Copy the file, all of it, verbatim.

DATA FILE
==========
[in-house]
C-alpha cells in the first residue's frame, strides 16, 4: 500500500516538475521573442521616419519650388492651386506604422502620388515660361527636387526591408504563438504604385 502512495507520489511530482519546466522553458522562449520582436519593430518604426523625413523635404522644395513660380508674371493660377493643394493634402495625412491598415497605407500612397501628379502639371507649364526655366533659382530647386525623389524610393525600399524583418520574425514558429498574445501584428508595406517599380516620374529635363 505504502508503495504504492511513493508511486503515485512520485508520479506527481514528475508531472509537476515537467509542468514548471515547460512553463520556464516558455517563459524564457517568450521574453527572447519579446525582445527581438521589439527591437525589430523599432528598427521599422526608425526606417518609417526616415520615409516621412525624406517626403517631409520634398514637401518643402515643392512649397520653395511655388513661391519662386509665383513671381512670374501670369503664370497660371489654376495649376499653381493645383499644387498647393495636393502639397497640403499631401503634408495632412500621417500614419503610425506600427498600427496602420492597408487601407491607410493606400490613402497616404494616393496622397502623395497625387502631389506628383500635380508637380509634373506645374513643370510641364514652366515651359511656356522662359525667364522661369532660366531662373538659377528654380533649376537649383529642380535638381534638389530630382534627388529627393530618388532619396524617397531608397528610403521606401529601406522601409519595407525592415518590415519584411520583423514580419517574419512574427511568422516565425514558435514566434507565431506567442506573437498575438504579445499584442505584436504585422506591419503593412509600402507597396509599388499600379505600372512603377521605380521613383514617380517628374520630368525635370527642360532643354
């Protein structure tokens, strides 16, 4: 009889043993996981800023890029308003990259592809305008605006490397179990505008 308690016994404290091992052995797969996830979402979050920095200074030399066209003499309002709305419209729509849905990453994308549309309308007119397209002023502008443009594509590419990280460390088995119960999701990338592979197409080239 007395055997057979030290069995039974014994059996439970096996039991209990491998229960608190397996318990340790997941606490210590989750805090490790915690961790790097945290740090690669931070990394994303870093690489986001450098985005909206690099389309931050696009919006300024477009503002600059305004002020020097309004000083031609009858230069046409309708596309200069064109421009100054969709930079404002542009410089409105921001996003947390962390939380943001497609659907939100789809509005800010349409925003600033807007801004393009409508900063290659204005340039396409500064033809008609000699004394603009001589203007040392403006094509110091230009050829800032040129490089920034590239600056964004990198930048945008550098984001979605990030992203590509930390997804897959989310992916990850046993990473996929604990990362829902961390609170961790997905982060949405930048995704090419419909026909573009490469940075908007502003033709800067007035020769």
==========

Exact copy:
[in-house]
C-alpha cells in the first residue's frame, strides 16, 4: 500500500516538475521573442521616419519650388492651386506604422502620388515660361527636387526591408504563438504604385 502512495507520489511530482519546466522553458522562449520582436519593430518604426523625413523635404522644395513660380508674371493660377493643394493634402495625412491598415497605407500612397501628379502639371507649364526655366533659382530647386525623389524610393525600399524583418520574425514558429498574445501584428508595406517599380516620374529635363 505504502508503495504504492511513493508511486503515485512520485508520479506527481514528475508531472509537476515537467509542468514548471515547460512553463520556464516558455517563459524564457517568450521574453527572447519579446525582445527581438521589439527591437525589430523599432528598427521599422526608425526606417518609417526616415520615409516621412525624406517626403517631409520634398514637401518643402515643392512649397520653395511655388513661391519662386509665383513671381512670374501670369503664370497660371489654376495649376499653381493645383499644387498647393495636393502639397497640403499631401503634408495632412500621417500614419503610425506600427498600427496602420492597408487601407491607410493606400490613402497616404494616393496622397502623395497625387502631389506628383500635380508637380509634373506645374513643370510641364514652366515651359511656356522662359525667364522661369532660366531662373538659377528654380533649376537649383529642380535638381534638389530630382534627388529627393530618388532619396524617397531608397528610403521606401529601406522601409519595407525592415518590415519584411520583423514580419517574419512574427511568422516565425514558435514566434507565431506567442506573437498575438504579445499584442505584436504585422506591419503593412509600402507597396509599388499600379505600372512603377521605380521613383514617380517628374520630368525635370527642360532643354
């Protein structure tokens, strides 16, 4: 009889043993996981800023890029308003990259592809305008605006490397179990505008 308690016994404290091992052995797969996830979402979050920095200074030399066209003499309002709305419209729509849905990453994308549309309308007119397209002023502008443009594509590419990280460390088995119960999701990338592979197409080239 007395055997057979030290069995039974014994059996439970096996039991209990491998229960608190397996318990340790997941606490210590989750805090490790915690961790790097945290740090690669931070990394994303870093690489986001450098985005909206690099389309931050696009919006300024477009503002600059305004002020020097309004000083031609009858230069046409309708596309200069064109421009100054969709930079404002542009410089409105921001996003947390962390939380943001497609659907939100789809509005800010349409925003600033807007801004393009409508900063290659204005340039396409500064033809008609000699004394603009001589203007040392403006094509110091230009050829800032040129490089920034590239600056964004990198930048945008550098984001979605990030992203590509930390997804897959989310992916990850046993990473996929604990990362829902961390609170961790997905982060949405930048995704090419419909026909573009490469940075908007502003033709800067007035020769």